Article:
Staying the Course Against Mountaintop Removal Coal Mining
© Sierra Club
Sierra Club activistRick Clewett views a mountaintop removal coal mining site in Kentucky.
Rick Clewett and Lane Boldman spend a significant amount of their free time in the woods and hollers of eastern Kentucky. Sure, it’s to enjoy nature, but more often than not you’ll find them with water testing supplies in their hands.
Rick and Lane, along with many other Sierra Club volunteers and environmental organizations throughout Appalachia, are protecting those beautiful hills and hollers from the ravages of mountaintop removal coal mining – and in the past few years it’s been via testing waterways for selenium.
If you’re not familiar with mountaintop removal coal mining, you need to be. In Appalachia, mining companies blow the tops off mountains to reach a thin seam of coal. They then dump millions of tons of rubble and toxic waste into the streams and valleys below the mining sites. This destructive practice has damaged or destroyed nearly 2,000 miles of streams and threatens to destroy 1.4 million acres of mountaintops and forests by 2020. The mining poisons drinking water, destroys beautiful forests and wildlife habitat, increases the risk of flooding and wipes out entire communities.
Selenium is a mineral that, while in small amounts is necessary to support life (it is present in many vitamin pills), in larger amounts can be extremely toxic to people and to wildlife. Mountaintop removal pollutes waterways and allows toxic heavy metals such as selenium and arsenic to leach into local water supplies - the same water that Appalachia's people rely on.
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Rust-colored water leeches out from a mountaintop removal coal mining site in Kentucky.
Rick says they’ve found selenium contamination near mountaintop removal sites in many places around eastern Kentucky and West Virginia - and they’re using that data to continue fighting against the destructive practice.
“We’ve found high levels near the ICG Thunder Ridge site in Leslie County, Kentucky - that’s been our recent focus,” he says, but they also recently took scientists to Dewey Lake in Floyd County. “We tested that lake for bioaccumulation of selenium in mussels and clams, and found troublingly high levels.”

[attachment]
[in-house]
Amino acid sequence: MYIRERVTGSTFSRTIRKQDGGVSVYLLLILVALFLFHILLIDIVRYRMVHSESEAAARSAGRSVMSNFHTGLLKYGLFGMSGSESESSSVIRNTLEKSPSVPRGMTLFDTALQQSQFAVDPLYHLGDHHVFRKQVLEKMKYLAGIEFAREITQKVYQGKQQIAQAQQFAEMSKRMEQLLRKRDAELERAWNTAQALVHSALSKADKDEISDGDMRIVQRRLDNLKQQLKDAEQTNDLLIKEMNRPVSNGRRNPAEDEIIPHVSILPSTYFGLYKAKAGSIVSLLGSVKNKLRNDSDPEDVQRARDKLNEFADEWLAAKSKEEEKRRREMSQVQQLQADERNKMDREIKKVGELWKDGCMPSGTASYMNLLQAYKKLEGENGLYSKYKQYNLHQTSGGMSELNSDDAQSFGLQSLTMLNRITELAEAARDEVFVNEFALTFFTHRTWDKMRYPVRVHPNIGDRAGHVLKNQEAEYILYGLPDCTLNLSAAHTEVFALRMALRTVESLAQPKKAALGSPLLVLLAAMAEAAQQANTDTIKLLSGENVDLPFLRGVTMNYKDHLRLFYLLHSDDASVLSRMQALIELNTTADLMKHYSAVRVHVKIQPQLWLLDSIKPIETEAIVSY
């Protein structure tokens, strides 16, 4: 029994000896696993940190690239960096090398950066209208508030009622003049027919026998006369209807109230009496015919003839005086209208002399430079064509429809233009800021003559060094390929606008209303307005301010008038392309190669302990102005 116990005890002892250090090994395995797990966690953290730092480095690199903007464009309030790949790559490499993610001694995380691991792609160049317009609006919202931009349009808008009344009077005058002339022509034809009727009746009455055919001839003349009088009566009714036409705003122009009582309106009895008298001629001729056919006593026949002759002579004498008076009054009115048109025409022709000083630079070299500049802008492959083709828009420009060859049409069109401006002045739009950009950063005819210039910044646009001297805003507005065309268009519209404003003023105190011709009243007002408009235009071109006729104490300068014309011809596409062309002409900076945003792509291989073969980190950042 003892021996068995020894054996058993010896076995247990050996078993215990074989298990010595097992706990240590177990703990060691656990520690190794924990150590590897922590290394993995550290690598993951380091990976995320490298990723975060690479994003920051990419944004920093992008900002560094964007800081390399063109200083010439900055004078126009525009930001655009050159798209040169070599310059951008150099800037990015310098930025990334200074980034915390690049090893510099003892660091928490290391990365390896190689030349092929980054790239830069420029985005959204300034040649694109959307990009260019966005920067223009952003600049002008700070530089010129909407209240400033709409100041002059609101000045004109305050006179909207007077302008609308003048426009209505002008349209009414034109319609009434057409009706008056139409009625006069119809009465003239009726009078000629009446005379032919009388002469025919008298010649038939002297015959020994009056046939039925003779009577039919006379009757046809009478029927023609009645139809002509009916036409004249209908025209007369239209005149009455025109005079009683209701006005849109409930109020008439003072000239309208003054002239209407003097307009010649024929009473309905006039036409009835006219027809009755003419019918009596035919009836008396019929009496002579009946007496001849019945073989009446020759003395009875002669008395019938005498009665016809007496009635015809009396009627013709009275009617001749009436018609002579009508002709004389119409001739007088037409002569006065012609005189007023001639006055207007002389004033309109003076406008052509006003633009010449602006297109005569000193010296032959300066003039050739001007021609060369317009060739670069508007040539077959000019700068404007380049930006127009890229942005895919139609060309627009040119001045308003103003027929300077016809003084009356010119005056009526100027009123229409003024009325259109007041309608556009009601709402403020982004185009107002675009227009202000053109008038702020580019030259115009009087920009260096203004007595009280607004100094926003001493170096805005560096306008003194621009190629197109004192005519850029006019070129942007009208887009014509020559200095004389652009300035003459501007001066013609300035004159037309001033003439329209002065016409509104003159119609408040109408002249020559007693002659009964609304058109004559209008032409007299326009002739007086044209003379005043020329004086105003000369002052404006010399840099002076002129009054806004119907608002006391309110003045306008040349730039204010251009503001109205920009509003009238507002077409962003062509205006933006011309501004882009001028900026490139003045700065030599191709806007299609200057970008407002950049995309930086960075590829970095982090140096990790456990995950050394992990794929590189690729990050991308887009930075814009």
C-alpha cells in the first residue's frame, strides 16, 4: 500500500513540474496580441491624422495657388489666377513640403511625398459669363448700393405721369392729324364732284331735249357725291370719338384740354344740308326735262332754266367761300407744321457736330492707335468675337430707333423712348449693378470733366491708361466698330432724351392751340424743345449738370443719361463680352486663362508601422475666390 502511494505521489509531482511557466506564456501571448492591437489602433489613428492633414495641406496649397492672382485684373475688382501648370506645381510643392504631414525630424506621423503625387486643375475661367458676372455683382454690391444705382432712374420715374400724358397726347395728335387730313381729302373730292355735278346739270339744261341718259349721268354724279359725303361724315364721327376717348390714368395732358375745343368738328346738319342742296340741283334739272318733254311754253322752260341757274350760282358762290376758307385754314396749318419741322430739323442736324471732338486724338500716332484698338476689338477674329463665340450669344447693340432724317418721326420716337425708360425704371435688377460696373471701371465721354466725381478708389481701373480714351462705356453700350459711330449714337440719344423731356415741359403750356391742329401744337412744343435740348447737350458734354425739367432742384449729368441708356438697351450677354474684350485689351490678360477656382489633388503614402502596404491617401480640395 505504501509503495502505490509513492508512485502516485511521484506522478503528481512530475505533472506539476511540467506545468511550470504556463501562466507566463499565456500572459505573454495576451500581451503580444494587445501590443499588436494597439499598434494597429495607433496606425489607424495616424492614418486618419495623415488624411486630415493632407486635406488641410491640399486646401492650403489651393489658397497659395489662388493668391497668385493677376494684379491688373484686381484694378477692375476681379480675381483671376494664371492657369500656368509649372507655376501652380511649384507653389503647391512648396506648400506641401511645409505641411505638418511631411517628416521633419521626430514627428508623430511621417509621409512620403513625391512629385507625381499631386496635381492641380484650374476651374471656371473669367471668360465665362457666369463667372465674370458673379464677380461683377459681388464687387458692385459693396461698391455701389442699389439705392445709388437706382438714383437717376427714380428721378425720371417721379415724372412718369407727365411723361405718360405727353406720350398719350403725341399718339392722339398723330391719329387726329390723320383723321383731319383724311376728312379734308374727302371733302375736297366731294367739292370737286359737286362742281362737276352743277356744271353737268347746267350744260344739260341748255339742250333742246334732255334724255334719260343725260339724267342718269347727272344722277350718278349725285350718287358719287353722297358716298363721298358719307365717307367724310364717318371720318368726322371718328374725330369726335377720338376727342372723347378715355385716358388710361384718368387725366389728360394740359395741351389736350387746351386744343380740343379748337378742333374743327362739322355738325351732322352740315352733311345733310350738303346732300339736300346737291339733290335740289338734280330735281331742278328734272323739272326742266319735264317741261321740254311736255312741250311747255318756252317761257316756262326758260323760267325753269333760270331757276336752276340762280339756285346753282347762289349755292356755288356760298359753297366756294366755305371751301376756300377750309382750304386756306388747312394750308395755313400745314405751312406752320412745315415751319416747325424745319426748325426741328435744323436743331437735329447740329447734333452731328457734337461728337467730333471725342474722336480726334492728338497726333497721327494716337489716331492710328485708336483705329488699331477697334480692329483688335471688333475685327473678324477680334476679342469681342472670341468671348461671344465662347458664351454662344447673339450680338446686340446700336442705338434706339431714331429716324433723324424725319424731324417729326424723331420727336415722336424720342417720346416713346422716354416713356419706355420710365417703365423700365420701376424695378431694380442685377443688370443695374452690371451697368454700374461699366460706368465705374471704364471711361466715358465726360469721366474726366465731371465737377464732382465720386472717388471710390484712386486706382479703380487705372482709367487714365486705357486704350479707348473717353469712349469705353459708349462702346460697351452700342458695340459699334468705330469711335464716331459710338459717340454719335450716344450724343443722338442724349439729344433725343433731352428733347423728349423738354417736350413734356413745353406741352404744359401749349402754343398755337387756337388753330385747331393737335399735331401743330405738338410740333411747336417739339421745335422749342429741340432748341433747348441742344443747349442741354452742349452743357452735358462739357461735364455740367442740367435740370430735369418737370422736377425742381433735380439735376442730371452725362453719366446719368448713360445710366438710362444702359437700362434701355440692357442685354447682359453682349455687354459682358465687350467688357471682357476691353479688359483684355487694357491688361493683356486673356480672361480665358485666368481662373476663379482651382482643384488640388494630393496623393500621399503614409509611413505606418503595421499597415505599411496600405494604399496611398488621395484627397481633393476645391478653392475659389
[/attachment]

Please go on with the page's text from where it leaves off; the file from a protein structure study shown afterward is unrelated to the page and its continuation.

Since selenium builds up in living organisms over time (bioaccumulation), even a small amount in water can increase exponentially in fish and wildlife. Fish and birds are poisoned by eating selenium-laden food, including contaminated insects, fish or vegetation. In addition, selenium can cause reproductive problems as it’s passed from parents to offspring in eggs. In fish, ingestion of toxic amounts of selenium can cause total reproductive failure, birth defects and damage to gills and internal organs.
Even more than the destruction of the region’s beautiful and biodiverse mountains and waterways, Rick and Lane say it is the people of Appalachia who keep them so committed to stopping mountaintop removal coal mining.
“When I first went to the Fishtrap Lake area in Pike County, Kentucky, we went right through a nasty mining operation,” Rick says. “I talked with the affected people there for a few days – that was my indelible imprint moment. That made me an activist.”
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For Lane (pictured above at a mountaintop removal coal mining site in Kentucky), the Appalachia people are also what continue to inspire. "These are some of the most resilient people that I’ve ever met, and they have incredible stories to tell,” she says. “They welcome you in and want you to hear their story.”
Rick, Lane, and so many others are fed up with the coal industry’s practices. Mountaintop removal coal mining poisons families’ well water and damage homes. The selenium in nearby waterways even prevents anglers from fishing due to consumption warnings for selenium-contaminated fish.
“We’re trying to make this better, to help solve a problem,” Rick says about the work of the Sierra Club and many other Appalachian organizations - including Kentuckians for the Commonwealth, the Ohio Valley Environmental Coalition, I Love Mountains, the Alliance for Appalachia, the Appalachian Center for the Economy and the Environment, and many, many others.
“There’s a huge problem with alternative economic development in region, you know, what you do besides coal?” he adds. “But still, the coal industry here totally overblows the number of jobs they provide in the state.”
Lane agrees. “It’s a different culture and way of life here. But there’s no reason to continue using mountaintop removal coal.”
For those who want to help, Lane says the biggest help is getting word out about this type of mining in the first place. “We really need help outside the coal fields, we need folks to understand where their electricity comes from, where that coal comes from - and we need them to reject it.”
They also encourage people to come see the destruction of mountaintop removal coal mining. “Come visit, we’ll show you first-hand. The change will happen with people outside of Kentucky and West Virginia.”